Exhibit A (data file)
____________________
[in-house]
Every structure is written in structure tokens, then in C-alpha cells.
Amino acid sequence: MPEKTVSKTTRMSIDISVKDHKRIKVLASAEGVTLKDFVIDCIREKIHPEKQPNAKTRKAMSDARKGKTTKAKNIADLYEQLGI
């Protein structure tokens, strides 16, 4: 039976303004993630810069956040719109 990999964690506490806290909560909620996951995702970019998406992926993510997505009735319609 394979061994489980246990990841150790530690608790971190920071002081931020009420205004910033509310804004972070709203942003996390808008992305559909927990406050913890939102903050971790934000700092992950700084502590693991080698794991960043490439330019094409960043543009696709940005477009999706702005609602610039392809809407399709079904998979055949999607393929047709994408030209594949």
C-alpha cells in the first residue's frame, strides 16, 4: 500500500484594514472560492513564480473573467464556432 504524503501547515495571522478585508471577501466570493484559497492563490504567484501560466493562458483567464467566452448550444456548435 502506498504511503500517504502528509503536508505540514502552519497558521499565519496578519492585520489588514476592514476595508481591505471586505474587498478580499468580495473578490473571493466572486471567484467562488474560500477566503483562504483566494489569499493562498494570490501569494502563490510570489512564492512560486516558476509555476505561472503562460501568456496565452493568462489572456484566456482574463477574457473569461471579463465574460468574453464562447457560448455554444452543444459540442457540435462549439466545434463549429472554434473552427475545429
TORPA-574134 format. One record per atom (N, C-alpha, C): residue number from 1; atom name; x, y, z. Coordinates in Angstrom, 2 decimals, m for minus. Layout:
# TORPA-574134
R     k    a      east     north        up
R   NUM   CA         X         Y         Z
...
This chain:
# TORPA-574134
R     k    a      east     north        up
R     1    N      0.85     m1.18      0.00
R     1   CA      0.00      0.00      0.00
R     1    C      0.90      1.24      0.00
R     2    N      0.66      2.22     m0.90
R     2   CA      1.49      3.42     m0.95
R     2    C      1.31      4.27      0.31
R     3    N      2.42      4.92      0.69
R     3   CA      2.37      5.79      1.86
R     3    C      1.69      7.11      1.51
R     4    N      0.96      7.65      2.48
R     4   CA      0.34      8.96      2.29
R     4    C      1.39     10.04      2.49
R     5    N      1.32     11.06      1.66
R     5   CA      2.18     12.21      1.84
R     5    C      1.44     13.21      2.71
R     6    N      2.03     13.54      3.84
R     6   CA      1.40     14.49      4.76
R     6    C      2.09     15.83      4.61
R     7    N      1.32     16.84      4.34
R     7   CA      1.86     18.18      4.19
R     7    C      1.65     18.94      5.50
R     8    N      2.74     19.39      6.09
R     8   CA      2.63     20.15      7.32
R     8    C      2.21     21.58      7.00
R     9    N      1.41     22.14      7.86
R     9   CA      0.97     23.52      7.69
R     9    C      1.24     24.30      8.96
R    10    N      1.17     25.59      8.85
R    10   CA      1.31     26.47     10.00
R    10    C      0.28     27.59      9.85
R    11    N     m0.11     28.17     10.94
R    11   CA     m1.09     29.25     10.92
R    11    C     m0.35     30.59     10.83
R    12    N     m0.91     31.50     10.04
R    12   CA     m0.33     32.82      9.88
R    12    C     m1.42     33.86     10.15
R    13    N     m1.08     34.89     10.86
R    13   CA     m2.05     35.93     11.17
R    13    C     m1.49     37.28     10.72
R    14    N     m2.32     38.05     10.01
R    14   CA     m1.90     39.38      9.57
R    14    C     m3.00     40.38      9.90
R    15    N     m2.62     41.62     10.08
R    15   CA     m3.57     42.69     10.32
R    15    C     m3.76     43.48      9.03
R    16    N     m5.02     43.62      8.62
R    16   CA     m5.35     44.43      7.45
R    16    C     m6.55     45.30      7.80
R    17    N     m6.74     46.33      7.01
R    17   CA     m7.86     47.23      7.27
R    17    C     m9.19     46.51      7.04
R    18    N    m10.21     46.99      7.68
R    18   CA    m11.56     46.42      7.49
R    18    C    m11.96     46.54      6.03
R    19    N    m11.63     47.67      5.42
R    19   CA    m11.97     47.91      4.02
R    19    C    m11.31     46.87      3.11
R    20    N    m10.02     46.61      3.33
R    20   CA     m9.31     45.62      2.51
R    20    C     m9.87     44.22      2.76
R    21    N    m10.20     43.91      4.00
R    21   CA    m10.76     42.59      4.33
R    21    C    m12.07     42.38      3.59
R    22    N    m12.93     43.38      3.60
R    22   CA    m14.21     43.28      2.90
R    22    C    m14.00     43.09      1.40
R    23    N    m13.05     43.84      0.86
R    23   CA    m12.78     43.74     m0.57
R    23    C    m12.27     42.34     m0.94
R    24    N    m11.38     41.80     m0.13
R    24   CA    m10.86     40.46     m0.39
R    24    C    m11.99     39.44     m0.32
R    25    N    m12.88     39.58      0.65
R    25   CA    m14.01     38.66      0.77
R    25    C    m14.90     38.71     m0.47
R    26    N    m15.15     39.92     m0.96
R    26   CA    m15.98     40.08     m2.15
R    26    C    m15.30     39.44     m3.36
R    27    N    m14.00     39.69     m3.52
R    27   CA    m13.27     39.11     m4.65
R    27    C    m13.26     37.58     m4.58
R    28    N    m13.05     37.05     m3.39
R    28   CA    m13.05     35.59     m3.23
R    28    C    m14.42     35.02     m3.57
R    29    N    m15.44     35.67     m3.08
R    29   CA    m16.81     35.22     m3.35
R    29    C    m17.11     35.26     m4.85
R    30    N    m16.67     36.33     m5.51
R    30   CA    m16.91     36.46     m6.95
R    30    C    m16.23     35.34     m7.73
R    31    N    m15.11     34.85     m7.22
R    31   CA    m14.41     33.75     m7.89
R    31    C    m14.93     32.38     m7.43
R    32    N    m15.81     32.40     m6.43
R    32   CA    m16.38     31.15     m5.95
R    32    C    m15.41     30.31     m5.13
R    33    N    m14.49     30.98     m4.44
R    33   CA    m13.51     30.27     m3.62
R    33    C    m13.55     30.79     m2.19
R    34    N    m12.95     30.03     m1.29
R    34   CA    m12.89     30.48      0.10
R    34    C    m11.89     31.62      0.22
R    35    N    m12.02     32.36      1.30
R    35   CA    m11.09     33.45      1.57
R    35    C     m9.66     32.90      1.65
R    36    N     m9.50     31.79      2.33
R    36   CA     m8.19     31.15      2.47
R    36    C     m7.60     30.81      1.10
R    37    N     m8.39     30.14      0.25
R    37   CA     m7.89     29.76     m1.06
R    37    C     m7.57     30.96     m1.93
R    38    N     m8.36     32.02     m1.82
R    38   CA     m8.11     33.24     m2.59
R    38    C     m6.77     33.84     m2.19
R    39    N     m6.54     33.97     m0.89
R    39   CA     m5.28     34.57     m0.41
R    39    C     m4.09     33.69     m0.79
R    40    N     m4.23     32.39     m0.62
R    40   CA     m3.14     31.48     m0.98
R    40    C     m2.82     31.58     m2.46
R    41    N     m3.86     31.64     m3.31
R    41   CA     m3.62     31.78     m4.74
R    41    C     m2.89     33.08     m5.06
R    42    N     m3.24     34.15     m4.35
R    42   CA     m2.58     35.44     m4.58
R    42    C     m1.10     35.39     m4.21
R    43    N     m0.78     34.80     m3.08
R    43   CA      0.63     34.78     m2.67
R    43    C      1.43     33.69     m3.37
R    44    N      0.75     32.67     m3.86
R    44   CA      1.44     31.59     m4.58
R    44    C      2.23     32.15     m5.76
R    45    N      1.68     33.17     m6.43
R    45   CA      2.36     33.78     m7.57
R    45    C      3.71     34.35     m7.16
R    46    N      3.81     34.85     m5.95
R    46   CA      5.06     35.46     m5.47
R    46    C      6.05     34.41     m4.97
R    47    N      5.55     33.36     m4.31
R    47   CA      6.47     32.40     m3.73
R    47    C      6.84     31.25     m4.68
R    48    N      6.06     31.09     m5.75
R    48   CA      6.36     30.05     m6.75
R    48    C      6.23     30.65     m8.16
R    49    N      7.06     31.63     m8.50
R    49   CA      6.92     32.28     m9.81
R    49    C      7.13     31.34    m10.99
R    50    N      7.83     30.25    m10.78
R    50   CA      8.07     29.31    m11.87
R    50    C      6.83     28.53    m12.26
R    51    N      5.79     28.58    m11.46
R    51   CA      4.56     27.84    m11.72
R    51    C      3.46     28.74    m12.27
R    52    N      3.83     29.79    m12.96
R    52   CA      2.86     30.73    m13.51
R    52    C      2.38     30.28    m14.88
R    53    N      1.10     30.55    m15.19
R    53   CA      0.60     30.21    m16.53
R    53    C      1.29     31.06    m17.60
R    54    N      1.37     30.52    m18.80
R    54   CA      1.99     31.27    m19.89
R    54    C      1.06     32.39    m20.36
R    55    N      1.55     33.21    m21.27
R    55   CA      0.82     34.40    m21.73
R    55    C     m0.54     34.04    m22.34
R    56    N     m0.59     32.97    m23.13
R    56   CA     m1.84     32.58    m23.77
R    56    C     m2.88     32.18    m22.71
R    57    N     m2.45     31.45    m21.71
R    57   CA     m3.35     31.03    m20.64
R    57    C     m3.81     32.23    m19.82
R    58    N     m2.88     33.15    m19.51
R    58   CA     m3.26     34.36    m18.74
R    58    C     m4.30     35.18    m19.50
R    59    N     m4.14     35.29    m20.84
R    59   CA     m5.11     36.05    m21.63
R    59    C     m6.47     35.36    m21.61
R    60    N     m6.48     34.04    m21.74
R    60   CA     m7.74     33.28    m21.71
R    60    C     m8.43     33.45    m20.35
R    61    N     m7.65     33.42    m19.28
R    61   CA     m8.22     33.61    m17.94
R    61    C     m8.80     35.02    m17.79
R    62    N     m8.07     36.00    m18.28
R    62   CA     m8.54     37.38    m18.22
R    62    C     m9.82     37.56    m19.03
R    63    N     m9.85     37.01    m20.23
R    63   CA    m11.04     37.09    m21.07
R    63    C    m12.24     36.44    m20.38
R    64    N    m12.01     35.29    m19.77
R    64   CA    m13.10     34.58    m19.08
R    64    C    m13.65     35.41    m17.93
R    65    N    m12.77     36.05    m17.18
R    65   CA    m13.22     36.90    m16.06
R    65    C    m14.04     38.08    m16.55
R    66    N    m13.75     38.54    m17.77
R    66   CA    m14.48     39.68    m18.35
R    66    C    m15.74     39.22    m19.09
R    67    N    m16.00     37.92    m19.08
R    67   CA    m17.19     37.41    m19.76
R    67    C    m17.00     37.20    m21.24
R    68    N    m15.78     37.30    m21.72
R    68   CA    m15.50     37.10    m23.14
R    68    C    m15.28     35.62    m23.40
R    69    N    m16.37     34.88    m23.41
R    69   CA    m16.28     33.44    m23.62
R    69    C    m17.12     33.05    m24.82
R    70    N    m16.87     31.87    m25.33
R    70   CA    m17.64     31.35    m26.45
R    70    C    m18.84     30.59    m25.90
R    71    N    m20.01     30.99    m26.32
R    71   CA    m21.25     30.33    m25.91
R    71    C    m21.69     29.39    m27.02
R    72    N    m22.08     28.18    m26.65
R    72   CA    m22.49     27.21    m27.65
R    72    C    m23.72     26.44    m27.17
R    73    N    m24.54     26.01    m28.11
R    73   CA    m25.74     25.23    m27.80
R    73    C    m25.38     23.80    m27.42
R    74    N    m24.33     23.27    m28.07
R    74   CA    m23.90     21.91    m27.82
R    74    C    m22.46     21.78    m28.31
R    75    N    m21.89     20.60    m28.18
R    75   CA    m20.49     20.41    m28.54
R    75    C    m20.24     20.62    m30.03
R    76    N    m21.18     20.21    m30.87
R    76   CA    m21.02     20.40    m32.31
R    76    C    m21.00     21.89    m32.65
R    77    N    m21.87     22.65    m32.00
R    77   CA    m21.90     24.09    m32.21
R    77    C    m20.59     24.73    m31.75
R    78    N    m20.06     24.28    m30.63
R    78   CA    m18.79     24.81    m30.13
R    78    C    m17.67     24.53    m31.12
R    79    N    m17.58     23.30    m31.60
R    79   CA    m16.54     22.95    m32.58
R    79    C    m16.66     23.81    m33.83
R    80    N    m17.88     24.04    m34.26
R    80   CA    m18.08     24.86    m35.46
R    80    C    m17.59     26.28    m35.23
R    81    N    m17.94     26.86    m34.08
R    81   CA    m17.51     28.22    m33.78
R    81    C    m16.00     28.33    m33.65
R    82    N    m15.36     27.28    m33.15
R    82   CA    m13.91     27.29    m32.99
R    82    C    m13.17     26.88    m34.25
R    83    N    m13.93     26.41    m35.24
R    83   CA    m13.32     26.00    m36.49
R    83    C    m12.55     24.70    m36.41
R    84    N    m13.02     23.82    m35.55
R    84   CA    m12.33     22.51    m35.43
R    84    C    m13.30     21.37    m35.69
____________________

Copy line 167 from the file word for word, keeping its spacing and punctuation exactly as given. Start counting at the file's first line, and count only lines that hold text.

R    52    N      3.83     29.79    m12.96